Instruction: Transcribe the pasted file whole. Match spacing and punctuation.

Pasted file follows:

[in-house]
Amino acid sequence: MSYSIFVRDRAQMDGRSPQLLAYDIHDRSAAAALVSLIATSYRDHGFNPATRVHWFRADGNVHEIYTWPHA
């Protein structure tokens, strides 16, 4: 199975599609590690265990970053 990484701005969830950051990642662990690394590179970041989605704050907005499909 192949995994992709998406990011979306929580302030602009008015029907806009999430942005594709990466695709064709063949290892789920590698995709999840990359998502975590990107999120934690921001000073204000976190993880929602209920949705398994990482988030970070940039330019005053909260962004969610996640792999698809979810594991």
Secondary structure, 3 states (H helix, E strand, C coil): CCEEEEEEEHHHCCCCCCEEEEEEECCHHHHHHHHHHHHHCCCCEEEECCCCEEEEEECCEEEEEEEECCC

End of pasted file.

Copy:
[in-house]
Amino acid sequence: MSYSIFVRDRAQMDGRSPQLLAYDIHDRSAAAALVSLIATSYRDHGFNPATRVHWFRADGNVHEIYTWPHA
């Protein structure tokens, strides 16, 4: 199975599609590690265990970053 990484701005969830950051990642662990690394590179970041989605704050907005499909 192949995994992709998406990011979306929580302030602009008015029907806009999430942005594709990466695709064709063949290892789920590698995709999840990359998502975590990107999120934690921001000073204000976190993880929602209920949705398994990482988030970070940039330019005053909260962004969610996640792999698809979810594991």
Secondary structure, 3 states (H helix, E strand, C coil): CCEEEEEEEHHHCCCCCCEEEEEEECCHHHHHHHHHHHHHCCCCEEEECCCCEEEEEECCEEEEEEEECCC